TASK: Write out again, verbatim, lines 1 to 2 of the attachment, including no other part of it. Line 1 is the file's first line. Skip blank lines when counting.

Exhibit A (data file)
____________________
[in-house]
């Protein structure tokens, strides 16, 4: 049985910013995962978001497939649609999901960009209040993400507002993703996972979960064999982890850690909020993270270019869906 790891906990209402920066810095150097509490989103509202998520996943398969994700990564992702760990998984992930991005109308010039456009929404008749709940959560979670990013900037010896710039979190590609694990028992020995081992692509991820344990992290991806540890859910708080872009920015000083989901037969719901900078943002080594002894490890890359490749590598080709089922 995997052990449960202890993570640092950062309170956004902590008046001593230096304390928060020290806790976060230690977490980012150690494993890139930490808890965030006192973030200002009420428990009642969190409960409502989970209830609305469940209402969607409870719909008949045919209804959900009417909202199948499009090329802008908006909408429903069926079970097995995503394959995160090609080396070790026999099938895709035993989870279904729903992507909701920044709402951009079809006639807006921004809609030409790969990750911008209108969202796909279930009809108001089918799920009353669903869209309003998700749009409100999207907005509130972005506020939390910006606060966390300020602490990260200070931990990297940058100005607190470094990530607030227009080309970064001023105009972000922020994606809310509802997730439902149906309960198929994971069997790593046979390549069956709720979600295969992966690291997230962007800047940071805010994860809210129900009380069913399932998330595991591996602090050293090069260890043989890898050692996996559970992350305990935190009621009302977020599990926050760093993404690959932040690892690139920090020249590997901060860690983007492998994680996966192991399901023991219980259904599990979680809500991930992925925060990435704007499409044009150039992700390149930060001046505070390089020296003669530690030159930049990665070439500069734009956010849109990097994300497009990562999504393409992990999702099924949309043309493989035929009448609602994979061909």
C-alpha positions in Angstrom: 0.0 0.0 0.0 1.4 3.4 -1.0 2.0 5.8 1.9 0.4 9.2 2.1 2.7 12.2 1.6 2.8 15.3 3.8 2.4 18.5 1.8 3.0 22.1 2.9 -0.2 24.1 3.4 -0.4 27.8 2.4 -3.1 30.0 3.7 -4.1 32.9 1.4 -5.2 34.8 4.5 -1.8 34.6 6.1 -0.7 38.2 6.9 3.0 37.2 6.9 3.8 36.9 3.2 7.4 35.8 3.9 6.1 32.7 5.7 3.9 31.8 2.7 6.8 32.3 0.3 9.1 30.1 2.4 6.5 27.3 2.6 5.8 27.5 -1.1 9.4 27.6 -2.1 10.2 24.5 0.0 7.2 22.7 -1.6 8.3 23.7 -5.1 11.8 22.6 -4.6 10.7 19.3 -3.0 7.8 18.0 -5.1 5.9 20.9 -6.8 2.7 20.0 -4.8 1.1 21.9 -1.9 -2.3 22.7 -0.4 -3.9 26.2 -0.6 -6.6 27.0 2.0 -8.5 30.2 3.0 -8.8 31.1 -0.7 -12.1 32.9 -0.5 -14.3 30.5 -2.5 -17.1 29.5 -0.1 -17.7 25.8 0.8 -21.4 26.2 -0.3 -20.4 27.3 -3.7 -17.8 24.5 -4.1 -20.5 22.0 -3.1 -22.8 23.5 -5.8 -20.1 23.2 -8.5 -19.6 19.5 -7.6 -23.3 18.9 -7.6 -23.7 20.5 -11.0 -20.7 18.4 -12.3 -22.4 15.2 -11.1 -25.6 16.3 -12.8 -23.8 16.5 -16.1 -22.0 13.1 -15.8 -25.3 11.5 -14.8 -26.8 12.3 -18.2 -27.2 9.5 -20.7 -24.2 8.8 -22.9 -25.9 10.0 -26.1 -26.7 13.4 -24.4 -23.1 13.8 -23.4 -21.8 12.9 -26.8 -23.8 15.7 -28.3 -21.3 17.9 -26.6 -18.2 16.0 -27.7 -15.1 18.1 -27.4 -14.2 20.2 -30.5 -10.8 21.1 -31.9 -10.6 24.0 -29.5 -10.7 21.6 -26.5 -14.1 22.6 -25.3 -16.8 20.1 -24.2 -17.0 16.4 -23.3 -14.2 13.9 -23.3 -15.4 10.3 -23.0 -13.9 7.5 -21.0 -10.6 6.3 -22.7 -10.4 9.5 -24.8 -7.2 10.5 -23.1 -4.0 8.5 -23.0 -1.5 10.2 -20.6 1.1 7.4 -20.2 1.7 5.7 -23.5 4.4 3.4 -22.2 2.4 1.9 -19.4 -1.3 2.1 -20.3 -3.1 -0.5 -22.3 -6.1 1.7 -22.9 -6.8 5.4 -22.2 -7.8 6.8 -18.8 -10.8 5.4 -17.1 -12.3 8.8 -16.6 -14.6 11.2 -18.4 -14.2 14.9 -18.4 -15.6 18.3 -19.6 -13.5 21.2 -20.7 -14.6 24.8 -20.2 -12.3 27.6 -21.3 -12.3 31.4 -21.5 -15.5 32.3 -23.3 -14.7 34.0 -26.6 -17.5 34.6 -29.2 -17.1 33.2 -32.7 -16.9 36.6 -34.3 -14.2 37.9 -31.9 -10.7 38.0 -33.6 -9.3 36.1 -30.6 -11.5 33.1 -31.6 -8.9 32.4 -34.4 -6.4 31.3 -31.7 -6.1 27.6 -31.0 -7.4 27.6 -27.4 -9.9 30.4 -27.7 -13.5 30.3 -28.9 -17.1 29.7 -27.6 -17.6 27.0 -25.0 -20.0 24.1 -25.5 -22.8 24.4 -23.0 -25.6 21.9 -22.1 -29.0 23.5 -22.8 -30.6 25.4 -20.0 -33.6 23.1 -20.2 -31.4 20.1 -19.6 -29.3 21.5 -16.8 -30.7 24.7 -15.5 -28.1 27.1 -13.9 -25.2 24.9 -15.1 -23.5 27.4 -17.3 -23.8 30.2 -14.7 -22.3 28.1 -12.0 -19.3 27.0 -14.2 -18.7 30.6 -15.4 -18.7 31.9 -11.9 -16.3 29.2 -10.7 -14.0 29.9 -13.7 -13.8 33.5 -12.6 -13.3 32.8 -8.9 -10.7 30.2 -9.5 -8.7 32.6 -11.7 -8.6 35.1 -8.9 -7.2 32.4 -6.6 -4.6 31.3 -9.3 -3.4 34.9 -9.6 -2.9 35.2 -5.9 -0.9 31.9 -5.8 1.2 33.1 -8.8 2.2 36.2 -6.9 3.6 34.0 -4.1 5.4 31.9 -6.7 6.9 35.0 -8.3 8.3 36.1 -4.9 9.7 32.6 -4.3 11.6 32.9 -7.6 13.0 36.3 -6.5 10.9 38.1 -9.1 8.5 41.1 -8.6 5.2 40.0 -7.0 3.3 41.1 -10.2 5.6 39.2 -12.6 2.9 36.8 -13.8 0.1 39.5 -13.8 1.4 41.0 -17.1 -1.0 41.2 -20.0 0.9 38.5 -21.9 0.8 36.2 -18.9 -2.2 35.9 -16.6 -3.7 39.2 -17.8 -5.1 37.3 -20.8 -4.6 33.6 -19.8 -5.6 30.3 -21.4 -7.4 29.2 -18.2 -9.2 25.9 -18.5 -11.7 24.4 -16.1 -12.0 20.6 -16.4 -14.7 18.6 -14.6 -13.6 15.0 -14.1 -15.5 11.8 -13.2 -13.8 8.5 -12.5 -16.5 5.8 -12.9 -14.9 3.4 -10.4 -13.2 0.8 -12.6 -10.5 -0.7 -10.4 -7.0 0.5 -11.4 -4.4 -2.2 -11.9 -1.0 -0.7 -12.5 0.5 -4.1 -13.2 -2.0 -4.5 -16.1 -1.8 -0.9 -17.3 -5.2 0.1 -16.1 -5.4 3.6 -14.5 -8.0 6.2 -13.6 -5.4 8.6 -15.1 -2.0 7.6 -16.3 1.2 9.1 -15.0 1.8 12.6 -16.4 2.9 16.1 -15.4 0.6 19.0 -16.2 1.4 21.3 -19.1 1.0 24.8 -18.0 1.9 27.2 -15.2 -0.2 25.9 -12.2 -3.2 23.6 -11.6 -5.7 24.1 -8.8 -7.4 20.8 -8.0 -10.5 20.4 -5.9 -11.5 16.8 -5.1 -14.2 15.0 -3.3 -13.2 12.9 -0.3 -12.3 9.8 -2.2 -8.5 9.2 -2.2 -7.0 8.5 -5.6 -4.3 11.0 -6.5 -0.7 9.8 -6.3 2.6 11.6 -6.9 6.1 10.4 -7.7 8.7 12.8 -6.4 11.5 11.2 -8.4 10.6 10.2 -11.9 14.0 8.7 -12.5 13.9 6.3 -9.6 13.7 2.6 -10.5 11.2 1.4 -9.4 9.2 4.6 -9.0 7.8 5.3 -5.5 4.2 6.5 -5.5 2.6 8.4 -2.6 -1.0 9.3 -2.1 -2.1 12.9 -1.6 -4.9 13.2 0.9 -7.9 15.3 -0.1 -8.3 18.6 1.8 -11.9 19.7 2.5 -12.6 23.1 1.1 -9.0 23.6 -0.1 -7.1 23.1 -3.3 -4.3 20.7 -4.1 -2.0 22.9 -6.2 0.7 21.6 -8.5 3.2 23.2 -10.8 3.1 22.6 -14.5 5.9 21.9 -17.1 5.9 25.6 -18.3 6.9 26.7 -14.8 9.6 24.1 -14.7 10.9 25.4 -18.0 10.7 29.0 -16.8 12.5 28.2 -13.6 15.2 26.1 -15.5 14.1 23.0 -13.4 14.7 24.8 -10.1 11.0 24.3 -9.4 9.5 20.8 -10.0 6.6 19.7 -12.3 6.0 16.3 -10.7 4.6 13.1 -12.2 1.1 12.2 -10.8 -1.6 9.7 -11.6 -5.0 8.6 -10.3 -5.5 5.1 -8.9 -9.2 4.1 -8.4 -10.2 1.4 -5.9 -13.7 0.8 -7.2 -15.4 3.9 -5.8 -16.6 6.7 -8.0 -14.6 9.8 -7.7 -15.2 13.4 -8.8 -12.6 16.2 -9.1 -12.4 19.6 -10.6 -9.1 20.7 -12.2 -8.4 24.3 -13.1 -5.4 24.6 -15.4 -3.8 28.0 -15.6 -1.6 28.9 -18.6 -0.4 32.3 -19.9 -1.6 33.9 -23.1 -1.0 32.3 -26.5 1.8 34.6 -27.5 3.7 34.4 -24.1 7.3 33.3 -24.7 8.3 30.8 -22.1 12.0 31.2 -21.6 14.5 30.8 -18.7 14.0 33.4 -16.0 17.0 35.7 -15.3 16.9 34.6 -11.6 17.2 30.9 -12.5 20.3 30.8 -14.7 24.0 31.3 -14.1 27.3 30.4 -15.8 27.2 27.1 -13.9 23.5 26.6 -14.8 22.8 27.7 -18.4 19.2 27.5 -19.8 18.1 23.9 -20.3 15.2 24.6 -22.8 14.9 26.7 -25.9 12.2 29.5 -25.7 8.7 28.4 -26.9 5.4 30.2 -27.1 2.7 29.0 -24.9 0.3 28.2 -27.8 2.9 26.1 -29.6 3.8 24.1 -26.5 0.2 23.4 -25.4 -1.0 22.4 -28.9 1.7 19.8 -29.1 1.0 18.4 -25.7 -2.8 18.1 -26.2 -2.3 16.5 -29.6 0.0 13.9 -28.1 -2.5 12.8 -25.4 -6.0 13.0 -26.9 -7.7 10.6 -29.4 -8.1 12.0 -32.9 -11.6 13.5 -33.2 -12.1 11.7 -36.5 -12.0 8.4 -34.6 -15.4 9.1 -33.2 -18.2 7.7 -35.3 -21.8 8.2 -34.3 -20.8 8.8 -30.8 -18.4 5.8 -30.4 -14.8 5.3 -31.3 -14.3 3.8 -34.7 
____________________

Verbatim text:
[in-house]
């Protein structure tokens, strides 16, 4: 049985910013995962978001497939649609999901960009209040993400507002993703996972979960064999982890850690909020993270270019869906 790891906990209402920066810095150097509490989103509202998520996943398969994700990564992702760990998984992930991005109308010039456009929404008749709940959560979670990013900037010896710039979190590609694990028992020995081992692509991820344990992290991806540890859910708080872009920015000083989901037969719901900078943002080594002894490890890359490749590598080709089922 995997052990449960202890993570640092950062309170956004902590008046001593230096304390928060020290806790976060230690977490980012150690494993890139930490808890965030006192973030200002009420428990009642969190409960409502989970209830609305469940209402969607409870719909008949045919209804959900009417909202199948499009090329802008908006909408429903069926079970097995995503394959995160090609080396070790026999099938895709035993989870279904729903992507909701920044709402951009079809006639807006921004809609030409790969990750911008209108969202796909279930009809108001089918799920009353669903869209309003998700749009409100999207907005509130972005506020939390910006606060966390300020602490990260200070931990990297940058100005607190470094990530607030227009080309970064001023105009972000922020994606809310509802997730439902149906309960198929994971069997790593046979390549069956709720979600295969992966690291997230962007800047940071805010994860809210129900009380069913399932998330595991591996602090050293090069260890043989890898050692996996559970992350305990935190009621009302977020599990926050760093993404690959932040690892690139920090020249590997901060860690983007492998994680996966192991399901023991219980259904599990979680809500991930992925925060990435704007499409044009150039992700390149930060001046505070390089020296003669530690030159930049990665070439500069734009956010849109990097994300497009990562999504393409992990999702099924949309043309493989035929009448609602994979061909």